Wilbur, Ivo, Nate and Critter are back — well, they’re not yet all the way back, but they’re on their way back, piecemeal. The official release of The Book of Unwritten Tales 2 is slated for early 2015 sometime, but at the moment (as of September 4th) the developers have started releasing the “unpolished” game bit by bit, or chapter by chapter, on Steam “early access.” This process appears to be some kind of cross between episodic gaming, à la Telltale, and beta testing. You pay your money (after signing up for a Steam account) and you get the game downloaded in sections to your computer. As of now, the first of the eventual five chapters is available.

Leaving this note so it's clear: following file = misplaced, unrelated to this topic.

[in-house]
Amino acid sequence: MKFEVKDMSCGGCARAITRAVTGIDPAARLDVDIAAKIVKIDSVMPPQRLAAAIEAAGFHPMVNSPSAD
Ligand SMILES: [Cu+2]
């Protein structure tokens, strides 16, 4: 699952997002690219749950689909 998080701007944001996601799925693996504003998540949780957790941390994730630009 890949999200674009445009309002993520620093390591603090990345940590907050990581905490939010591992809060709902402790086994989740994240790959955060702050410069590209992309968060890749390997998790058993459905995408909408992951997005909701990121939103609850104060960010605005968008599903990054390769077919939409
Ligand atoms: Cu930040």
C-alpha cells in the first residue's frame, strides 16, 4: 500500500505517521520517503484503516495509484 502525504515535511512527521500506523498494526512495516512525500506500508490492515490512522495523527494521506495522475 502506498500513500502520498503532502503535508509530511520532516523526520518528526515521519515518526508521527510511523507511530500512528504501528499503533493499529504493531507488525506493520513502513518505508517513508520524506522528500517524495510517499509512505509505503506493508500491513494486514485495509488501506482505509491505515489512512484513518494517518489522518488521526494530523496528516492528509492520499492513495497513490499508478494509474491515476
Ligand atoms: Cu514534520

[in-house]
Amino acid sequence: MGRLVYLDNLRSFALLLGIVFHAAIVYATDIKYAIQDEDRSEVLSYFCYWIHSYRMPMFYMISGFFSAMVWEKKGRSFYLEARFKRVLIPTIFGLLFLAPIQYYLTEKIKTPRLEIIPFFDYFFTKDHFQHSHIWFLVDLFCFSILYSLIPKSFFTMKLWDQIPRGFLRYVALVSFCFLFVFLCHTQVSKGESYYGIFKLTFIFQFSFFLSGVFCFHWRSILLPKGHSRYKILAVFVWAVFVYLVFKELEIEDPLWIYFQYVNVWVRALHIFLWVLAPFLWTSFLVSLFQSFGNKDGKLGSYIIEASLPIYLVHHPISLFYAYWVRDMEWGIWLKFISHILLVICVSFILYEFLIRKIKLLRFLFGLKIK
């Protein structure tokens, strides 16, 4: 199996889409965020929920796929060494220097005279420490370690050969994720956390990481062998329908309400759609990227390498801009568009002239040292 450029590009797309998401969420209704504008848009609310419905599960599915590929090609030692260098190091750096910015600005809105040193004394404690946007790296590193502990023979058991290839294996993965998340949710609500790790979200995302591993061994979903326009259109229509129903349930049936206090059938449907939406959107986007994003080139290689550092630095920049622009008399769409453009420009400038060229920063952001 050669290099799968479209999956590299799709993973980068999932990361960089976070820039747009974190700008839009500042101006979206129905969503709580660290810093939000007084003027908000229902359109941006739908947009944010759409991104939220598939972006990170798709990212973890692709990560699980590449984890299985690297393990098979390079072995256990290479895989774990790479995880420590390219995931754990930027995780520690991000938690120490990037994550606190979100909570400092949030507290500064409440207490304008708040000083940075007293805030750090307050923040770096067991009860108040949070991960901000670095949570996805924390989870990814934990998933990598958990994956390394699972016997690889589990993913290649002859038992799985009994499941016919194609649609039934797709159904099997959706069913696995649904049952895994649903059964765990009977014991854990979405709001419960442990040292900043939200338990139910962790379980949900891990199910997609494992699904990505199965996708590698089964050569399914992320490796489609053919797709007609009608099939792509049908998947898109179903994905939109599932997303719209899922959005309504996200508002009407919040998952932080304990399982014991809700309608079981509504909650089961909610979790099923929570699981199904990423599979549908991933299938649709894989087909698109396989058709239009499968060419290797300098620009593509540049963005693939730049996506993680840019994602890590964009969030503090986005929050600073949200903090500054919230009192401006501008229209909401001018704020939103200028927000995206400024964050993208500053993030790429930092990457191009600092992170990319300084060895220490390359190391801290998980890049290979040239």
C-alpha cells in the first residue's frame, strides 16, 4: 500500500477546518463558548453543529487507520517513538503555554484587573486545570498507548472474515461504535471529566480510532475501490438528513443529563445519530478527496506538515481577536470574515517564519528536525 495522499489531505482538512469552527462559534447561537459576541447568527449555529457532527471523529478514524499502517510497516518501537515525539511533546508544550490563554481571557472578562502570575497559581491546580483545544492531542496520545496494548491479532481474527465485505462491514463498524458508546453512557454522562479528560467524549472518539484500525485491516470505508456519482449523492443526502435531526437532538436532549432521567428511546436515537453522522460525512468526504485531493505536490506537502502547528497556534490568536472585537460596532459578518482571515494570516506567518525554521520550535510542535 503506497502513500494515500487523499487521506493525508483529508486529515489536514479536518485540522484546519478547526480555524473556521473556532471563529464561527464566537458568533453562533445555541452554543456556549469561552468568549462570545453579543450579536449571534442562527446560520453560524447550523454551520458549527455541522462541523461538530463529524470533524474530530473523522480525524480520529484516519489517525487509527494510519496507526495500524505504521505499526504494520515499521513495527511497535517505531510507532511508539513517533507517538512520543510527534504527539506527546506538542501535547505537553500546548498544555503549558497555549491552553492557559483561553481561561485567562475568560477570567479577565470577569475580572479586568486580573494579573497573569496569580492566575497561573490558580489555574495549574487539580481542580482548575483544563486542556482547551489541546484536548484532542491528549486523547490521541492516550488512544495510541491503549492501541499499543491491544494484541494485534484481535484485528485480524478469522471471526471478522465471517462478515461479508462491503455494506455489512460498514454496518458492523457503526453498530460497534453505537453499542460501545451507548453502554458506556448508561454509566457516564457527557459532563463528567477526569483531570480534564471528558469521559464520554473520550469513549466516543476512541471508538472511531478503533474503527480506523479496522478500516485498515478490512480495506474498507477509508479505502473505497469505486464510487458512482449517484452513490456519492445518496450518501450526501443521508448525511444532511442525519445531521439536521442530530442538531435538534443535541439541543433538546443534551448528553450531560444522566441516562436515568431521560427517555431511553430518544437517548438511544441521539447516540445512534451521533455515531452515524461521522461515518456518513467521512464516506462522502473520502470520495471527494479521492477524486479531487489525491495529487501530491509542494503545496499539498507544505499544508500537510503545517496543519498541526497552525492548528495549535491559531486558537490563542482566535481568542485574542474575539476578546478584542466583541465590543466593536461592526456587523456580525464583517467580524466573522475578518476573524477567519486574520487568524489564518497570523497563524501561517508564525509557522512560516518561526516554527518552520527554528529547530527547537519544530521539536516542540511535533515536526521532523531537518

Future installments will arrive as the developer, er, develops them. At least, this is what I make of this admittedly garbled scheme. Players can provide feedback, both technical and critical, on the game as it goes along, the same as a beta tester. There have already been two (as of September 12th) technical updates to the game.
But enough of the marketing mania. What’s the game itself like, you want to know. Not too surprisingly, it’s a heck of a lot like the first two official games. Three years ago (four if you’re German), the first TBoUT came out and roughly a couple of years after that the “prequel,” named Critter Chronicles. I reviewed both of those excellent games at the time, so I won’t go into deep particulars here...except to remind everyone that Wilbur (a gnome), Ivo (an elf princess), Nate (a charming rapscallion) and Critter (species undefined) teamed up to save their Tolkien-inspired fantasy world from the evil Munkus and a few other creeps. In CC we then learned how Nate and Critter met and teamed up and, again, defeated Munkus.